Trevor Noah, host of the late-night television program The Daily Show, stopped into Windsor on the weekend to perform a rare stand-up routine at a sold-out Caesars Windsor for about 90 minutes of belly laughs about his experiences coming to America, a world of racism and an expected dose of political comedy. The South African comic almost seemed like the ultimate voice of reason as he charmed his way into the hearts of both hometown Canadians and many Americans, who crossed the border to see the late-night star.
Noah, dressed in a relaxed casual outfit, wasted no time diving in to politics by giving a play-by-play analysis of the now-famous Trump/Trudeau handshake. “Do you know how bad Justin Trudeau makes Donald Trump look? It’s like you’re living next door to someone who’s dating the hottest person in the world.”
And he didn’t stop there with the next-door jokes as he giggled about the close proximity of Windsor and Detroit, saying if he lived in Detroit he’d have to draw a curtain so he didn’t have to look at the awesomeness of Windsor every day.
Noah devoted most of his opening bits to Trump politics and the “crackdown” on illegal immigrants, rolling out an awesome impression of the President. Then he plowed through a funny program with bits about coming to America from South Africa, ordering Indian food in Edinburgh, the first taco he ever ate, the first napkin he was ever offered and his thoughts on the almighty N-word – which he used so non-offensively that it seemed like he actually retained ownership of the word and removed any stigma attached to it.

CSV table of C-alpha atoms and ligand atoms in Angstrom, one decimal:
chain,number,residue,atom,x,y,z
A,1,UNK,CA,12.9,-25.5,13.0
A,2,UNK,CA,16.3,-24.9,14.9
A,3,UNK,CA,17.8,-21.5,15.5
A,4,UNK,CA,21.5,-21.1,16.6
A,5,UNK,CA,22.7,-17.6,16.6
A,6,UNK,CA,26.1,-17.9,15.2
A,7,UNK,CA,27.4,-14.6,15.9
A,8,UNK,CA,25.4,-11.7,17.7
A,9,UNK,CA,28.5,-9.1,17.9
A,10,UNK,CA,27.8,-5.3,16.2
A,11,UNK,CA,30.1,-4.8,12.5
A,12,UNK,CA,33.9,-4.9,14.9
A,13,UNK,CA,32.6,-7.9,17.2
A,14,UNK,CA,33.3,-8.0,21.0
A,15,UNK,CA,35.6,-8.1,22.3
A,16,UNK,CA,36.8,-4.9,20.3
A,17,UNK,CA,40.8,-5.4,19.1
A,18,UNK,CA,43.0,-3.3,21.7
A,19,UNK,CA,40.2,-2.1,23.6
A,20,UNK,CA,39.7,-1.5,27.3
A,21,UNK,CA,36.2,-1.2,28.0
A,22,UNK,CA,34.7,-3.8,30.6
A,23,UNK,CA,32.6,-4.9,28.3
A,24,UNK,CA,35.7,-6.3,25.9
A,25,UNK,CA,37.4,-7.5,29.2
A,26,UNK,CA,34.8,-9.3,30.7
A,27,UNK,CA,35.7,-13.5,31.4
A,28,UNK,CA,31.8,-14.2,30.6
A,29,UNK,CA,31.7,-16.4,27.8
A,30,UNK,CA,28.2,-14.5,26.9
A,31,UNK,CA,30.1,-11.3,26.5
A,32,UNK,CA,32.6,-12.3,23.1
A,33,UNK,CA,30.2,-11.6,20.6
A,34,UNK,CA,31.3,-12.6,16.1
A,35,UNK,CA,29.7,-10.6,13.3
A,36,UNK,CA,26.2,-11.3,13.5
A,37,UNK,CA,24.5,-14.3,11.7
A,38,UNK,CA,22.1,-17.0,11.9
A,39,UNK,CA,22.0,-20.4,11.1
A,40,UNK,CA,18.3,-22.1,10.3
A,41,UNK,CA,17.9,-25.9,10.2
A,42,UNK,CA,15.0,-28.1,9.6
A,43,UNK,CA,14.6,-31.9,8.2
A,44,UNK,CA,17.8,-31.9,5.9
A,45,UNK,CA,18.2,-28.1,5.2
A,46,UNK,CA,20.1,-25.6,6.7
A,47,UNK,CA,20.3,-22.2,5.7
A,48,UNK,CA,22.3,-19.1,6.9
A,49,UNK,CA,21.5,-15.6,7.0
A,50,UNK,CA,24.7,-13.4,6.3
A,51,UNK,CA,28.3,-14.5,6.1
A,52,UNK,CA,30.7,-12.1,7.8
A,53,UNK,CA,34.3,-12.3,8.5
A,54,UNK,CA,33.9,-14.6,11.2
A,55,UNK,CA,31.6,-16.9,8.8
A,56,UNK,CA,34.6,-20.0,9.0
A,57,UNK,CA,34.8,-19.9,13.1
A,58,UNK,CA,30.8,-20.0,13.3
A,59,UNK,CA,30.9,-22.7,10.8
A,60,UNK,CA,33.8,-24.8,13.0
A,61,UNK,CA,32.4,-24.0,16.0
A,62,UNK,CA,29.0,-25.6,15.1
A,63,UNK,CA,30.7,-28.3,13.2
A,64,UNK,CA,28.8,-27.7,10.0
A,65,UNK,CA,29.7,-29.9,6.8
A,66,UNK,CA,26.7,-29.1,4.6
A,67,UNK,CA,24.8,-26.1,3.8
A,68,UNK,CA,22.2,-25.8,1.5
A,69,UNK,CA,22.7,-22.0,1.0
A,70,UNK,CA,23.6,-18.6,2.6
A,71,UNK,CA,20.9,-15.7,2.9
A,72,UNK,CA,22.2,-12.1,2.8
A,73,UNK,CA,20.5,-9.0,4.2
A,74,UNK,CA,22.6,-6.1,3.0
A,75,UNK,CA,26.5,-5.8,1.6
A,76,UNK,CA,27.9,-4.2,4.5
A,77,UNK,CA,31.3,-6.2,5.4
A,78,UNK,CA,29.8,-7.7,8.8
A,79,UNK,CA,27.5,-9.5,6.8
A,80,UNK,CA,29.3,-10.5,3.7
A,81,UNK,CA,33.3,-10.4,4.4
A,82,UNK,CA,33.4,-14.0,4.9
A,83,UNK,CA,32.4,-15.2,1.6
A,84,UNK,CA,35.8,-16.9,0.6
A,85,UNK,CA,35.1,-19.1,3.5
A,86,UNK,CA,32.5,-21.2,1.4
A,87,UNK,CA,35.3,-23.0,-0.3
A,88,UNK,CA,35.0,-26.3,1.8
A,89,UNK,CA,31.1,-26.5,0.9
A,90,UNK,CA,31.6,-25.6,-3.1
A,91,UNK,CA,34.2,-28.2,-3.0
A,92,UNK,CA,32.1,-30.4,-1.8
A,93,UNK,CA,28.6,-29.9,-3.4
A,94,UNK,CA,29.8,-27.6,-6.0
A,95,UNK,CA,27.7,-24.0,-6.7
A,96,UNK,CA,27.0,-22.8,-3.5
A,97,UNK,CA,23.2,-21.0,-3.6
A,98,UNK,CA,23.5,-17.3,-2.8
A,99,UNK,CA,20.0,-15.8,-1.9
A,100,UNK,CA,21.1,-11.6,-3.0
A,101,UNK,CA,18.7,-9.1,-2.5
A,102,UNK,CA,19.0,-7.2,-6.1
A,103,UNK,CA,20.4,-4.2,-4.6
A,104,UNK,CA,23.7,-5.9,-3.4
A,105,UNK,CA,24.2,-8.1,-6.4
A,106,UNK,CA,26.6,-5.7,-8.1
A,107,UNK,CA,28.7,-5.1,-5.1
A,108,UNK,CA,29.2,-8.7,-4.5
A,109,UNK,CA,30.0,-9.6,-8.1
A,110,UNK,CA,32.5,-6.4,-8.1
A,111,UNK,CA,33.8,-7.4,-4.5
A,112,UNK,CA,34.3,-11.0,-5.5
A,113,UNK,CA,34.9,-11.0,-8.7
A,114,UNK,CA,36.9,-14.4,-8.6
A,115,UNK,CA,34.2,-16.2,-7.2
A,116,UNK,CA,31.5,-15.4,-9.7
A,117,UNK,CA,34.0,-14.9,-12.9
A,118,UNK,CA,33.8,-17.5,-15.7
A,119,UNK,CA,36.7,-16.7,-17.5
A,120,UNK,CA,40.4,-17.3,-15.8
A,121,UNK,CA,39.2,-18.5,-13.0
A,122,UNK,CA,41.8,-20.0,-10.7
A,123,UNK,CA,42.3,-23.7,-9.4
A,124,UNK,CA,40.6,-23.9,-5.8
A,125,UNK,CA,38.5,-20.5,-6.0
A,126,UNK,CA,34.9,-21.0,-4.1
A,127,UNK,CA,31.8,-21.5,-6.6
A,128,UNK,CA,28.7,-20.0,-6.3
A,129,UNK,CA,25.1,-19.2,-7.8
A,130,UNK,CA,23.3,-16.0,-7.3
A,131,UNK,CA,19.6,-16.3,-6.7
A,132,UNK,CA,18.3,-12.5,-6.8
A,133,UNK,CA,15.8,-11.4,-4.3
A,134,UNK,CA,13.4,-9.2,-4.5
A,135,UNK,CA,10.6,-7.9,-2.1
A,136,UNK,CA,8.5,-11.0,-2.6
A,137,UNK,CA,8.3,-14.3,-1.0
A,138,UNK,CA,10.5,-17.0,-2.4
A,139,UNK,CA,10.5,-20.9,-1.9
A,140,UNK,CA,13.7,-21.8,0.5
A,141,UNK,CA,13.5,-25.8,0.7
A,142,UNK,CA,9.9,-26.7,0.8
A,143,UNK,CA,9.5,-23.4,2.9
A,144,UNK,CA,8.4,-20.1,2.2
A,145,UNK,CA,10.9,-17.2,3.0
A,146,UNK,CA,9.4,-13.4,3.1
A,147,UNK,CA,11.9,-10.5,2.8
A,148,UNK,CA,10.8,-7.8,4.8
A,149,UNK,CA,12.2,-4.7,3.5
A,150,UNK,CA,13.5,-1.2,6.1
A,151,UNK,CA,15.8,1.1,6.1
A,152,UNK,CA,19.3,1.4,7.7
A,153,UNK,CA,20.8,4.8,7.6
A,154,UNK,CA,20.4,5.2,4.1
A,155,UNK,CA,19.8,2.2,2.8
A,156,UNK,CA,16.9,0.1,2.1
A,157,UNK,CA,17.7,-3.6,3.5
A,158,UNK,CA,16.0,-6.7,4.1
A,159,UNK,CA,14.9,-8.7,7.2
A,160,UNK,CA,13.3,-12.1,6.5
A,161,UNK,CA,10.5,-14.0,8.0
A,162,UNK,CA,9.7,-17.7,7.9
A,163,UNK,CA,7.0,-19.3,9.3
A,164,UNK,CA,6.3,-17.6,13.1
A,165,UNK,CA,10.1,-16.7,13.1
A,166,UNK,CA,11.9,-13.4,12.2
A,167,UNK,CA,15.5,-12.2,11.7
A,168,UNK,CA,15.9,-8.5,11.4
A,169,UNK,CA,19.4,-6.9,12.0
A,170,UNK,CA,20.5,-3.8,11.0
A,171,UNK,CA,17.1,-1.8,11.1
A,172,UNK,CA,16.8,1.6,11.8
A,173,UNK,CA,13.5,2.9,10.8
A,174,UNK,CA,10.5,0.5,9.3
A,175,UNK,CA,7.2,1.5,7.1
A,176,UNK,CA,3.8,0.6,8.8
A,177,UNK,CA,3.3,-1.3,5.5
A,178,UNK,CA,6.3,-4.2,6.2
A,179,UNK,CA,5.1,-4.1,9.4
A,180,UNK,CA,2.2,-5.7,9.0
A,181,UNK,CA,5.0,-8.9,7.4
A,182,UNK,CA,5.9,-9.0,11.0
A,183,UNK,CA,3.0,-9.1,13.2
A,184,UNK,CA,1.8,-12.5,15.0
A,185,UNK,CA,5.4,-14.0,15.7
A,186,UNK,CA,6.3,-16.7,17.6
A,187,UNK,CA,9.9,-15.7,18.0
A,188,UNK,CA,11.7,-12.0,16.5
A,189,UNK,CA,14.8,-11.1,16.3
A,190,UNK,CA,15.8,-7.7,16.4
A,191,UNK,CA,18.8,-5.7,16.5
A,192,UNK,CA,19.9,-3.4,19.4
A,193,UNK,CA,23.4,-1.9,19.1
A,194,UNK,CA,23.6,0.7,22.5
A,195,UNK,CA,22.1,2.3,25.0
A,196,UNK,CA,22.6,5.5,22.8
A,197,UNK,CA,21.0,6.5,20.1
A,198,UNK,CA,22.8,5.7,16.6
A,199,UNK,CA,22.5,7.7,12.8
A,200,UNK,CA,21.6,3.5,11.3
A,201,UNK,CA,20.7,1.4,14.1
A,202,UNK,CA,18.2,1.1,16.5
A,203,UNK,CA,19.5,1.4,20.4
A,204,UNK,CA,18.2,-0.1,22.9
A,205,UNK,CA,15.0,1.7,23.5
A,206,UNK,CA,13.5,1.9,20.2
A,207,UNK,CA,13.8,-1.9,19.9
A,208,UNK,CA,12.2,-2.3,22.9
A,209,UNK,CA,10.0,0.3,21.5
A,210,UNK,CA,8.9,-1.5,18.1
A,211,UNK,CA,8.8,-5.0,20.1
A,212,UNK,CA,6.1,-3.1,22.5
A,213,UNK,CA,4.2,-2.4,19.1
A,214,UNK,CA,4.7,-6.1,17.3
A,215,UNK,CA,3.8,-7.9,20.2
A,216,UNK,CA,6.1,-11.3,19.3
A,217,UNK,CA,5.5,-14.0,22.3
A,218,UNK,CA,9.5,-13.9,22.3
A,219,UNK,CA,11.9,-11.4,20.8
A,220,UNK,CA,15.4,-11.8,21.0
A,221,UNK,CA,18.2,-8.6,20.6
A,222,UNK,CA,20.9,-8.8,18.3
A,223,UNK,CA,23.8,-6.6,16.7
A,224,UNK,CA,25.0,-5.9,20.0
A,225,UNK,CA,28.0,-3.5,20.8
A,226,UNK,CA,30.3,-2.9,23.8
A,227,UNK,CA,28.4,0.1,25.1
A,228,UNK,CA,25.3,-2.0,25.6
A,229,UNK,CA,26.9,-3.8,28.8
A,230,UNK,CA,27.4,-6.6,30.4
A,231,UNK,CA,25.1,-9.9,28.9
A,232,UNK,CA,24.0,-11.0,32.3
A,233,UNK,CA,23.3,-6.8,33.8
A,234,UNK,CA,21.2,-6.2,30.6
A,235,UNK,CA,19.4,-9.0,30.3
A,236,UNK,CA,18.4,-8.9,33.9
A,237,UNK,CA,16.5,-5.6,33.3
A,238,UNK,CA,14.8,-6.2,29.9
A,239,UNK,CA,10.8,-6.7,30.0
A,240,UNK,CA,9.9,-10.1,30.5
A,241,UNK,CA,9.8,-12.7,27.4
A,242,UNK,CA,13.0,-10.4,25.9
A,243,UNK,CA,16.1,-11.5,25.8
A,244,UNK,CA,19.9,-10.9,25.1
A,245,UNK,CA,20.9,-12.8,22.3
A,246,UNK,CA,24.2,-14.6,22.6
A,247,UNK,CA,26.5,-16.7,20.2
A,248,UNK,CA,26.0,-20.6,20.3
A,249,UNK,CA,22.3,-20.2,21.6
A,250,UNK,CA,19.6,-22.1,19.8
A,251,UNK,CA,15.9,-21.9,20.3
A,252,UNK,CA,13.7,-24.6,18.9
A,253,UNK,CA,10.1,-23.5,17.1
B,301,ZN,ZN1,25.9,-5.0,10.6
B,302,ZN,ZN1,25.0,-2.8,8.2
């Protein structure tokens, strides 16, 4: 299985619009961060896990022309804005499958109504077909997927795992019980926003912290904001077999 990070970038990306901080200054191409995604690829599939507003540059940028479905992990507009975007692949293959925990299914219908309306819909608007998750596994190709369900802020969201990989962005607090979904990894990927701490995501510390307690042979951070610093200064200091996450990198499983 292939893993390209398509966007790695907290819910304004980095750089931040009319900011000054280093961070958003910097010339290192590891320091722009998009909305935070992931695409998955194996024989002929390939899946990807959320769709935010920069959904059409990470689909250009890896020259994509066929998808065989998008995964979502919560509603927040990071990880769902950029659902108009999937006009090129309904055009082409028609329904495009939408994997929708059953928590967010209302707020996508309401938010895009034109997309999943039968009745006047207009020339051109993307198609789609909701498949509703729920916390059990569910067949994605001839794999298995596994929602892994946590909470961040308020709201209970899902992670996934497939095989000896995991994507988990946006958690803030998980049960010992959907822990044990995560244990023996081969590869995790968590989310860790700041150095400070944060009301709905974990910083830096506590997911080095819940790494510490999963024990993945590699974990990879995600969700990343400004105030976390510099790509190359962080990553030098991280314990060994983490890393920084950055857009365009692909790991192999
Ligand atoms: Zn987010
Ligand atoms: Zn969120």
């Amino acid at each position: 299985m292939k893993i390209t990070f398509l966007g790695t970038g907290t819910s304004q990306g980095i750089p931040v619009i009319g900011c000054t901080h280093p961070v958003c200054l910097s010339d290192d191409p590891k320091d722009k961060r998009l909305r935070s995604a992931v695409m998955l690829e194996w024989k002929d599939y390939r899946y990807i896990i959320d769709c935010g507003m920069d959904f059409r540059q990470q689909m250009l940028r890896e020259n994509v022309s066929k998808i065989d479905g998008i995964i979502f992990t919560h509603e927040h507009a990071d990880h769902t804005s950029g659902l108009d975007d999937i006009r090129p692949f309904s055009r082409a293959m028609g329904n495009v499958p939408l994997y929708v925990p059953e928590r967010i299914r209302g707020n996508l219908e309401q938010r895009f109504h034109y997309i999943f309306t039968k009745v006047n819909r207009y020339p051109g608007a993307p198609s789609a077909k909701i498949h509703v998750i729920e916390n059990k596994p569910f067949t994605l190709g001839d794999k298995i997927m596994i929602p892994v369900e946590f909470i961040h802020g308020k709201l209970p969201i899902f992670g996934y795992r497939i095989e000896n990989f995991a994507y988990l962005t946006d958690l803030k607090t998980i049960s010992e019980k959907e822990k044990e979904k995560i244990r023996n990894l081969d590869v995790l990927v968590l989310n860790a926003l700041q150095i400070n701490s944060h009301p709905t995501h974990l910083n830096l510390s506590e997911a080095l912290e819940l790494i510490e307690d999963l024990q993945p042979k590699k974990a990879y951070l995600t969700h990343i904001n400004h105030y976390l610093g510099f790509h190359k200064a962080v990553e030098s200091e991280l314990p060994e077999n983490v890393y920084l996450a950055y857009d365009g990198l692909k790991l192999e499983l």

He used that approach a few times in the night when speaking about colour and immigrants. He tried to explain the difference between the fear of seeming racist and actually being racist, by using the example of people who claim they don’t see colour.
“Could you imagine if someone like Louis Armstrong didn’t see colour,” he laughed, before giving a great impression of the song ‘What A Wonderful World’ with no references to colour: “I see trees… Roses too…”
There is something special and unique about Noah. Maybe it’s because he can still look at the US, Canada and Mexico from the eyes of an outsider – and from that perspective we look like one big giant mess of people that just can’t get along. It also became evident during the political conversation that Canada, even though it has its own array of racist issues, is nowhere near as complicated and extreme as the United States.
Noah’s success comes from the manner and delivery of his comedy. It’s intelligent, current and not overplayed. His bits are not only personal, but they come directly from the heart as well. There probably isn’t much of a difference between the on-stage Noah and the off-stage man ordering a taco from a food truck.
This may very well have been one of the best comedy shows to ever visit Windsor. Noah has a certain style about himself that could make even the toughest turd in the crowd crack a smile and break out laughing – but on this night, there wasn’t a turd in the house.